Narrow Ideology Keeps Taps Dry
Friday, August 17, 2007
A BILLION people lack clean water and 2,6-billion lack basic sanitation, but the obstacles they face usually have more to do with ideology than practicality, as we learn in Stockholm where nearly 2500 experts have gathered for World Water Week. Even though private water services deliver clean and safe water to millions around the world, many politicians and nongovernmental organisations (NGOs) oppose profit being made from ?essential resources? such as water. Oxfam says: “Rich country governments and international agencies such as the World Bank ? hinder development by pushing private sector solutions that do not benefit the poor.”
In this vision, the private sector consists of large multinationals that serve only the wealthy and exploit the poor. But when public utilities refuse to recognise and connect
slum-dwellers, it is the private sector ? from water porters to larger companies ? that serves the poor.
I recently visited the Kenyan city of Kisumu, where half the population has no domestic water connection ? a consequence of ineffective public management and rapid urban growth . In the void left by the public utility, numerous actors have sprung up to meet the demand for water.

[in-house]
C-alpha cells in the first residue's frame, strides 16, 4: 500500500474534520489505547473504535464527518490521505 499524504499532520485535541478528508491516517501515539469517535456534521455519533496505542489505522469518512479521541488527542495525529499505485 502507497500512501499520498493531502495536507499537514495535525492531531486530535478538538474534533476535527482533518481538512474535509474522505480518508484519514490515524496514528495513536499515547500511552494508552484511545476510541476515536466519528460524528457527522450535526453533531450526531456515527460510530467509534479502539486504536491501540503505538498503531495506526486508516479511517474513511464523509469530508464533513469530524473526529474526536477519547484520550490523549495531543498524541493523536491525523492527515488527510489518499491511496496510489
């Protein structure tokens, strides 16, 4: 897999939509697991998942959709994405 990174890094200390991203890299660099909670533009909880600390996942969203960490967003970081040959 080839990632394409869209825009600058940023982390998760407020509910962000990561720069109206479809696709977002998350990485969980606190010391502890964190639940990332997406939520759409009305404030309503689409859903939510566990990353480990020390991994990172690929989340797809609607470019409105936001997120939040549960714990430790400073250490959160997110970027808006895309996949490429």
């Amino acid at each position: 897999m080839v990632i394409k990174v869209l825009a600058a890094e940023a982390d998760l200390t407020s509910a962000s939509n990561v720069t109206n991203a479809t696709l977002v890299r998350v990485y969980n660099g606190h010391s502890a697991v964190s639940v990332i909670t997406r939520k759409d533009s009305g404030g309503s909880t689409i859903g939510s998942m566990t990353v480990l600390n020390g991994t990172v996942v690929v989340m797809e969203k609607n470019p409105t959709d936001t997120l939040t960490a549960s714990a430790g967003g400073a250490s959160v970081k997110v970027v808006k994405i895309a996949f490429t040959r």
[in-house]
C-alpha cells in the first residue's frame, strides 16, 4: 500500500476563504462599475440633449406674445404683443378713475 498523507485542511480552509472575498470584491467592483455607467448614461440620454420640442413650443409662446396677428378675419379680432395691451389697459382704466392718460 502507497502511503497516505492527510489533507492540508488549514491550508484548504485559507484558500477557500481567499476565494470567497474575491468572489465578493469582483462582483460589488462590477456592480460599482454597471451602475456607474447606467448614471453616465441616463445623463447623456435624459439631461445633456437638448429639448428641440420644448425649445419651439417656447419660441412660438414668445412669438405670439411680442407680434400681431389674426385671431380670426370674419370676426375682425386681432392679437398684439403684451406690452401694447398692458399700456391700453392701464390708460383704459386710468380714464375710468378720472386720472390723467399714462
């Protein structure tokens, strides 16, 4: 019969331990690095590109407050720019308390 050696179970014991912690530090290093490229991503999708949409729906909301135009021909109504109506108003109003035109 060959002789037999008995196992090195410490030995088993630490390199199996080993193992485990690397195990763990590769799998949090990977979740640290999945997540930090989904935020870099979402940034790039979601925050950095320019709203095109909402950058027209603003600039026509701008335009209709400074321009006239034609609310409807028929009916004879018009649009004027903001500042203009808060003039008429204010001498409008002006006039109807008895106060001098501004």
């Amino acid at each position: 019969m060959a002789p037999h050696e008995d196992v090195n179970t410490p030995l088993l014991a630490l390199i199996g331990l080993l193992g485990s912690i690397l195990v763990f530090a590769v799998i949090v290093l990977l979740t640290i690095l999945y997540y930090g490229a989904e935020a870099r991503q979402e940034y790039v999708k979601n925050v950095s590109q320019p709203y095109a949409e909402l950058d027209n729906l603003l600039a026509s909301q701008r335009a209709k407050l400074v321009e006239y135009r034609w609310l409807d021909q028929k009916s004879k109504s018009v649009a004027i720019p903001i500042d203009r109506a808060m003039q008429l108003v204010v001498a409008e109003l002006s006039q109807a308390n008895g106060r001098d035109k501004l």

One not-for-profit NGO served about 4000 people through a number of kiosks. Water used to cost up to ? 0,12 a 20l jerry can ? approximately four times the price of tap water in London ? but the kiosks sold it for ? 0,01. But the management committee did not consider the service to be a business and service suffered as a result.
During daily electricity cuts, pumping stopped and the suburb where the kiosks were operating went without water, though a petrol generator could have been used. Some of the kiosk operators went out of business because they could not keep going on the tiny profit allowed.
During power cuts, the price returned to its normal level of ? 0,06-? 0,12 as water was available only through water porters. Finally, the NGO decided to use the surpluses from water sales to finance other projects, rather than save for the eventual replacement of the pump.
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